Leading Blog


The Age of the Empty Suit

In Peggy Noonan’s weekend column in the Wall Street Journal, she delivers another fine essay, Who We (Still) Are: A little perspective for the pessimistic “age of the empty suit.” She writes:
the empty suit
A sober observation came from a Manhattan woman who spoke, on the night Mr. Madoff was arrested, and as word spread through a Christmas party, of the general air of collapse in America right now, of the sense that our institutions are not and no longer can be trusted. She said, softly, ‘It's the age of the empty suit.’ Those who were supposed to be watching things, making the whole edifice run, keeping it up and operating, just somehow weren't there.

That's the big thing at the heart of the great collapse, a strong sense of absence. Who was in charge? Who was in authority? The biggest swindle in all financial history if the figure of $50 billion is to be believed, and nobody knew about it, supposedly, but the swindler himself. The government didn't notice, just as it didn't notice the prevalence of bad debts that would bring down America's great investment banks.

All this has hastened and added to the real decline in faith—the collapse in faith—the past few years in our institutions. Not only in Wall Street but in our entire economy, and in government.

An old friend in a position of some authority in Washington told me the other day, from out of nowhere, that a hard part of his job is that there's no one to talk to. I didn't understand at first. He's surrounded by people, his whole life is one long interaction. He explained that he doesn't have really thoughtful people to talk to in government, wise men, people taking the long view and going forth each day with a sense of deep time, and a sense of responsibility for the future. There's no one to go to for advice.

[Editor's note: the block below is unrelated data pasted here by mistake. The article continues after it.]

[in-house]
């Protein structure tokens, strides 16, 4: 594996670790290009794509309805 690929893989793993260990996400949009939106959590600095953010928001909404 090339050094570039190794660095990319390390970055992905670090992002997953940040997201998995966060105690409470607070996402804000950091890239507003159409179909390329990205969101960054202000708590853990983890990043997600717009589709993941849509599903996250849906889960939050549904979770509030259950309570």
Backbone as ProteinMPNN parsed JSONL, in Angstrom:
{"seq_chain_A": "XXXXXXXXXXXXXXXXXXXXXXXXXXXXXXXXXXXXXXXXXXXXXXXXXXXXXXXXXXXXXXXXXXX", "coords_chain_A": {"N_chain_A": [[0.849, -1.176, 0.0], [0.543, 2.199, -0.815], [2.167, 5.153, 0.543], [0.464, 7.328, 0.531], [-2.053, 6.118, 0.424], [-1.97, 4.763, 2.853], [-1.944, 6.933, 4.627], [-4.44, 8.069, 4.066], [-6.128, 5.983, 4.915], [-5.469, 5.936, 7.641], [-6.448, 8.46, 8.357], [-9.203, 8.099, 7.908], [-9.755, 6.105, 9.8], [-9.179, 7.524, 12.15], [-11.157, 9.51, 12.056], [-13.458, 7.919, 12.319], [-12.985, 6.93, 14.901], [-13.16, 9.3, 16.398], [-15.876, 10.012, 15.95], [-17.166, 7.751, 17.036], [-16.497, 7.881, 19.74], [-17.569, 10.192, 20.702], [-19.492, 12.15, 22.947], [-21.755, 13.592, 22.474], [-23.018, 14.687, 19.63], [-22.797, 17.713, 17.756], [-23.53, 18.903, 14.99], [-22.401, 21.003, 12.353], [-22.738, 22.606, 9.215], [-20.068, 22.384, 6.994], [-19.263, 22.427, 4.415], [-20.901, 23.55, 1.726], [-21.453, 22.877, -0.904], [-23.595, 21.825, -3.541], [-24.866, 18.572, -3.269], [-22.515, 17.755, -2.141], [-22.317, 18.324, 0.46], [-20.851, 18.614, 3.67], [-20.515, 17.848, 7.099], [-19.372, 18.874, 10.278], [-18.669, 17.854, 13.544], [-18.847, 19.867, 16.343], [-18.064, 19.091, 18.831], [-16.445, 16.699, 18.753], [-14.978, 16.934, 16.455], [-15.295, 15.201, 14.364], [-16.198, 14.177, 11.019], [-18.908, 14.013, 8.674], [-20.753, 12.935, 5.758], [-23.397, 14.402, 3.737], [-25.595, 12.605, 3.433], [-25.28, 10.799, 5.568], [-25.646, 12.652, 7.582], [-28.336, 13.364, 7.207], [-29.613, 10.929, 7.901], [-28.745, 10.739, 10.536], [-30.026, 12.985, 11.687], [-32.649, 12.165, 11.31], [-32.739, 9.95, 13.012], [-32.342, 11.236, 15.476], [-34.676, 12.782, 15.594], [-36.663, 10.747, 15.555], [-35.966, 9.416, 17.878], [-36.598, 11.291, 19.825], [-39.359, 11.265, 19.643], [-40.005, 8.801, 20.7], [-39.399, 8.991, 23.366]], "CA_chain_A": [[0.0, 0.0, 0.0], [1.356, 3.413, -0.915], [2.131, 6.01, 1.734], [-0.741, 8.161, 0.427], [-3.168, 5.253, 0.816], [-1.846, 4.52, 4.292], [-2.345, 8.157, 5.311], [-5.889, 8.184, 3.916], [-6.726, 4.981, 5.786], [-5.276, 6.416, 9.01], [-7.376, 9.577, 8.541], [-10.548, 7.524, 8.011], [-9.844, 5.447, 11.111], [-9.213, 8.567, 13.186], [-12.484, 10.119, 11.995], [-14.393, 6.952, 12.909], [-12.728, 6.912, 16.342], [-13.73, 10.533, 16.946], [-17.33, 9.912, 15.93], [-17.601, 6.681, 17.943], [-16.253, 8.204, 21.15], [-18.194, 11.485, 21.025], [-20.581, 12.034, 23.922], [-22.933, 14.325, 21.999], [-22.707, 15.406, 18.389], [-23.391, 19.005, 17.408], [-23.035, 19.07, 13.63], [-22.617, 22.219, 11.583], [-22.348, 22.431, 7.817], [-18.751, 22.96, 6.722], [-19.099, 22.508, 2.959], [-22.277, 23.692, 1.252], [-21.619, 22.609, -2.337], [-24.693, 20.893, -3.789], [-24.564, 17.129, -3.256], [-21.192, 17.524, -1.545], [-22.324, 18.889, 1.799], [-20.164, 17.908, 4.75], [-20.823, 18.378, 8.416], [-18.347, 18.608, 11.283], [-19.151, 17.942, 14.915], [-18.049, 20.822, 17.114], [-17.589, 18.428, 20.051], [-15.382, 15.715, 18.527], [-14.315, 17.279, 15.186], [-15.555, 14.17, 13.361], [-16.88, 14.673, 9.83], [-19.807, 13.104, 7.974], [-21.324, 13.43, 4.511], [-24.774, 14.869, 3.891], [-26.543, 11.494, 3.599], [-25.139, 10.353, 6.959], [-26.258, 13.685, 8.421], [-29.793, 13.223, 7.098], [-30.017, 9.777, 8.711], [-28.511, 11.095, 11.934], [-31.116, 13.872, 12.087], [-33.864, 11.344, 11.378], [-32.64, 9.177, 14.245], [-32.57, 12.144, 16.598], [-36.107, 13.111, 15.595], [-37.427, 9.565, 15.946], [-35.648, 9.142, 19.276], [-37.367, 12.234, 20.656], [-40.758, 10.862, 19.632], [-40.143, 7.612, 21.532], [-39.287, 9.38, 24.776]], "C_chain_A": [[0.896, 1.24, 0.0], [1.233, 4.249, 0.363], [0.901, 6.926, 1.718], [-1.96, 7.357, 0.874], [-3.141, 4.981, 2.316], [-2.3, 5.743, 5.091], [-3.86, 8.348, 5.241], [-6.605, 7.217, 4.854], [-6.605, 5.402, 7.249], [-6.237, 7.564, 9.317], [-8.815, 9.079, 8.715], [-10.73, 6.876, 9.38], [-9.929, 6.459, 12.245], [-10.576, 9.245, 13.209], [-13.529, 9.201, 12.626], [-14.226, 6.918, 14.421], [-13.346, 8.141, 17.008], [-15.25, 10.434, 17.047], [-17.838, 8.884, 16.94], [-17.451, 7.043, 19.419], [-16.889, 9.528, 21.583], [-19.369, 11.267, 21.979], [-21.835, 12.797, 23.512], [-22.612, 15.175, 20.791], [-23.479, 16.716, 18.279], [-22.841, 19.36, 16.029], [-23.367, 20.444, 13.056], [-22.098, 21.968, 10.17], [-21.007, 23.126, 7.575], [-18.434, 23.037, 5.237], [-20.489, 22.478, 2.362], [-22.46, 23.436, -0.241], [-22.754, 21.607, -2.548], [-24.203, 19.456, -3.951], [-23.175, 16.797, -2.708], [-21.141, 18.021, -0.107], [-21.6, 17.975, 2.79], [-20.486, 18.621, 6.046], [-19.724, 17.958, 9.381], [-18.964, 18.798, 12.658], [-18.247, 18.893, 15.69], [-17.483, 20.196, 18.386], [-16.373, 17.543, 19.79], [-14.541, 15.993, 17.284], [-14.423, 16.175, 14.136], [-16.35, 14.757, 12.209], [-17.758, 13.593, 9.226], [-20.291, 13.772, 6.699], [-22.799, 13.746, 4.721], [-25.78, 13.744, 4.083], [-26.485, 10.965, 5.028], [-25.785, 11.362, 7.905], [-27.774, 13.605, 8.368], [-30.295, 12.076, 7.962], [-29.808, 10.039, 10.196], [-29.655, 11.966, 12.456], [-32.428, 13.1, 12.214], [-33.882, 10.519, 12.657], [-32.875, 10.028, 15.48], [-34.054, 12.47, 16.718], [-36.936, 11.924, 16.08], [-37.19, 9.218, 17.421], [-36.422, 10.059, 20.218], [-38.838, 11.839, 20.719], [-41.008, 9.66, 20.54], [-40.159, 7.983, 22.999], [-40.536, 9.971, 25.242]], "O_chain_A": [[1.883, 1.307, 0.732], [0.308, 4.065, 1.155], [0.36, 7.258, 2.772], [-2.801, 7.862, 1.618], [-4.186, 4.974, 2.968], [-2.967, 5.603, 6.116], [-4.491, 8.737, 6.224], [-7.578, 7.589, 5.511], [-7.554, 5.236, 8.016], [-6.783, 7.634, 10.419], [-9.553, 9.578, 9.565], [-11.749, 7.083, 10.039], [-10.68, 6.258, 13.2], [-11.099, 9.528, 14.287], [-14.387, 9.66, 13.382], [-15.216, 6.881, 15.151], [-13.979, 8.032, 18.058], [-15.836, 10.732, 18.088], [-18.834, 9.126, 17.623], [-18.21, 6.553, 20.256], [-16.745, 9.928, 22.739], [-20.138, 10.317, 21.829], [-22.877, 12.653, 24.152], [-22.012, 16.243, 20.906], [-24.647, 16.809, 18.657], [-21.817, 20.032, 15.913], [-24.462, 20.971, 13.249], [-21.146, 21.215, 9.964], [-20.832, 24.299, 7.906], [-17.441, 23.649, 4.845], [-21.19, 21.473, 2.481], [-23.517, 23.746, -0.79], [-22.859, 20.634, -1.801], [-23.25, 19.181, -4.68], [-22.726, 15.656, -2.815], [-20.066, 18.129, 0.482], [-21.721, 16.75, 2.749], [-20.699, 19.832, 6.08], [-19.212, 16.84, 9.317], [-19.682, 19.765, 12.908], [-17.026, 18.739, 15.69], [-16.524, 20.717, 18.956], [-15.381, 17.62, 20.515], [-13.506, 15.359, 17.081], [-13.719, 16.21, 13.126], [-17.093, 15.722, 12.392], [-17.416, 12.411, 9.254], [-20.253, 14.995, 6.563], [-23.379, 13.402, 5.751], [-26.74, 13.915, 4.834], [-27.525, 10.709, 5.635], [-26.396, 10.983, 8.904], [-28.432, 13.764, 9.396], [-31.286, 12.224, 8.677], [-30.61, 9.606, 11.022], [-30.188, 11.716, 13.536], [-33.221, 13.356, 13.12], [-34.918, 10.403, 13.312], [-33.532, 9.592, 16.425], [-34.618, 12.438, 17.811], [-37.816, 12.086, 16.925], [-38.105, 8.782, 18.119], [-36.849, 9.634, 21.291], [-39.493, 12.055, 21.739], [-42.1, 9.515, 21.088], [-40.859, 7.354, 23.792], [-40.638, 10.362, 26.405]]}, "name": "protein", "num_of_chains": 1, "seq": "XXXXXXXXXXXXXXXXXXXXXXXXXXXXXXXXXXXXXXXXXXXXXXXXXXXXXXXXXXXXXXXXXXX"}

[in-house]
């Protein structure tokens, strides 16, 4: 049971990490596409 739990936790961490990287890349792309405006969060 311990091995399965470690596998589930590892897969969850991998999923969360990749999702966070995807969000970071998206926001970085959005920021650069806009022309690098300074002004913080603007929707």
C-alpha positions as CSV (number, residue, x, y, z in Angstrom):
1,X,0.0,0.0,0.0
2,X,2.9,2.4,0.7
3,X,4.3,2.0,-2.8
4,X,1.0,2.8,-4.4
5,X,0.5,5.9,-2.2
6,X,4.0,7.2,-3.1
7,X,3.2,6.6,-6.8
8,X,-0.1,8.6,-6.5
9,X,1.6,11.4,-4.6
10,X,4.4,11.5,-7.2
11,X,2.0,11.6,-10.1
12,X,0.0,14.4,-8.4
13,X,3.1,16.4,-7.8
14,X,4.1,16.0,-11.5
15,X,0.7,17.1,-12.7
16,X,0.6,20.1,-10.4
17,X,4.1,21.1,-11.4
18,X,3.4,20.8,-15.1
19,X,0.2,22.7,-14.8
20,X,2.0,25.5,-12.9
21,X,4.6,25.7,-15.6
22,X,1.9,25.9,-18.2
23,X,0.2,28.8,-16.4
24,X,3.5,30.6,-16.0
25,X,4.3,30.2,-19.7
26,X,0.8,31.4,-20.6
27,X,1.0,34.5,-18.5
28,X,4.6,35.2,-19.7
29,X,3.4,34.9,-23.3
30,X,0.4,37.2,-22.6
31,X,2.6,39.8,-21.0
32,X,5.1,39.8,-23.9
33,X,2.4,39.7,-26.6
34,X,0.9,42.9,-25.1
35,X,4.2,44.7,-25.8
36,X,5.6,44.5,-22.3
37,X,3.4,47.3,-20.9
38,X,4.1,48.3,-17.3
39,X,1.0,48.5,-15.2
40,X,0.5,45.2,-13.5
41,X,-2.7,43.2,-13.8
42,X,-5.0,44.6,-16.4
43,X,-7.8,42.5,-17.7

For several decades we have been systematically dismantling guideposts. This leads us to empty suits. When truth becomes whatever we want it to be, when all truth becomes opinion, when all opinions are equal, then the truth is nothing; it is a empty shell. Living on such a wide avenue is a road going nowhere.

Far too many people and organizations have been accomplices to the crisis we face. In accepting unwarranted short-term gains, we have distorted our role in this world. “Going forth each day with a sense of deep time” requires a truth outside ourselves and building on our inheritance with a mind to those to come after us. We are all soberly reminded of this now. Often it takes a crisis of jaw-dropping proportions for us to face these often inconvenient truths.

While we're at it, perhaps we also need to address the questions we're asking. Questions in search of magic pills will come up empty. It’s time to face up to the hard work of filling the empty suit with substance.

Posted by Michael McKinney at 12:24 AM
| Comments (0) | This post is about Leadership



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